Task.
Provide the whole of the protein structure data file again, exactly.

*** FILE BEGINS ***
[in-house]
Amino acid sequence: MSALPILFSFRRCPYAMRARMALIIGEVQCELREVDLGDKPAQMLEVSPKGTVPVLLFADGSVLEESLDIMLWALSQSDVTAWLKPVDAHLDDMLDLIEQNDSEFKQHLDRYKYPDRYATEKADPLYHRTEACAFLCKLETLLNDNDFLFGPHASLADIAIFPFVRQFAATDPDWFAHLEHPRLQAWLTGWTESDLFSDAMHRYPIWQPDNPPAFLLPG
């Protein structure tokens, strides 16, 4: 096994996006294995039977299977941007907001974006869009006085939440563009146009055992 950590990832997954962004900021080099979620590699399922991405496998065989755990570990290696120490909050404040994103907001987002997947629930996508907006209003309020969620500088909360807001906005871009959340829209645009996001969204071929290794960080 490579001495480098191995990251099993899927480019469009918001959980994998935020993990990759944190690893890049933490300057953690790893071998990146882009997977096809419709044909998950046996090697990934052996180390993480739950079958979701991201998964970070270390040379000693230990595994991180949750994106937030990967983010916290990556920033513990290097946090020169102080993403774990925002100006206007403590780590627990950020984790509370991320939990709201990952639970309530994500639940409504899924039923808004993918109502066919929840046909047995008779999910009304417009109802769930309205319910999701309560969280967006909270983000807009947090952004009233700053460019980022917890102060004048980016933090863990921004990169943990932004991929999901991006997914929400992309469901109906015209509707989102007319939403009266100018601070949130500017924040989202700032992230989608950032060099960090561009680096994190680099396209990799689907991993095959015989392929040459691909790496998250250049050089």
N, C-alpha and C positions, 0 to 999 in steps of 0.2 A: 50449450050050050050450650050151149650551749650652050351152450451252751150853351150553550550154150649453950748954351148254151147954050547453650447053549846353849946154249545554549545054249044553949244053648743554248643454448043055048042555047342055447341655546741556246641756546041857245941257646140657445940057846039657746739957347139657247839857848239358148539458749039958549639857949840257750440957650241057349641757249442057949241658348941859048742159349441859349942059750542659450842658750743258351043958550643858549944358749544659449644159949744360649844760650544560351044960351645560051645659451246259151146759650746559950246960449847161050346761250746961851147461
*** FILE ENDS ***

[in-house]
Amino acid sequence: MSALPILFSFRRCPYAMRARMALIIGEVQCELREVDLGDKPAQMLEVSPKGTVPVLLFADGSVLEESLDIMLWALSQSDVTAWLKPVDAHLDDMLDLIEQNDSEFKQHLDRYKYPDRYATEKADPLYHRTEACAFLCKLETLLNDNDFLFGPHASLADIAIFPFVRQFAATDPDWFAHLEHPRLQAWLTGWTESDLFSDAMHRYPIWQPDNPPAFLLPG
């Protein structure tokens, strides 16, 4: 096994996006294995039977299977941007907001974006869009006085939440563009146009055992 950590990832997954962004900021080099979620590699399922991405496998065989755990570990290696120490909050404040994103907001987002997947629930996508907006209003309020969620500088909360807001906005871009959340829209645009996001969204071929290794960080 490579001495480098191995990251099993899927480019469009918001959980994998935020993990990759944190690893890049933490300057953690790893071998990146882009997977096809419709044909998950046996090697990934052996180390993480739950079958979701991201998964970070270390040379000693230990595994991180949750994106937030990967983010916290990556920033513990290097946090020169102080993403774990925002100006206007403590780590627990950020984790509370991320939990709201990952639970309530994500639940409504899924039923808004993918109502066919929840046909047995008779999910009304417009109802769930309205319910999701309560969280967006909270983000807009947090952004009233700053460019980022917890102060004048980016933090863990921004990169943990932004991929999901991006997914929400992309469901109906015209509707989102007319939403009266100018601070949130500017924040989202700032992230989608950032060099960090561009680096994190680099396209990799689907991993095959015989392929040459691909790496998250250049050089």
N, C-alpha and C positions, 0 to 999 in steps of 0.2 A: 50449450050050050050450650050151149650551749650652050351152450451252751150853351150553550550154150649453950748954351148254151147954050547453650447053549846353849946154249545554549545054249044553949244053648743554248643454448043055048042555047342055447341655546741556246641756546041857245941257646140657445940057846039657746739957347139657247839857848239358148539458749039958549639857949840257750440957650241057349641757249442057949241658348941859048742159349441859349942059750542659450842658750743258351043958550643858549944358749544659449644159949744360649844760650544560351044960351645560051645659451246259151146759650746559950246960449847161050346761250746961851147461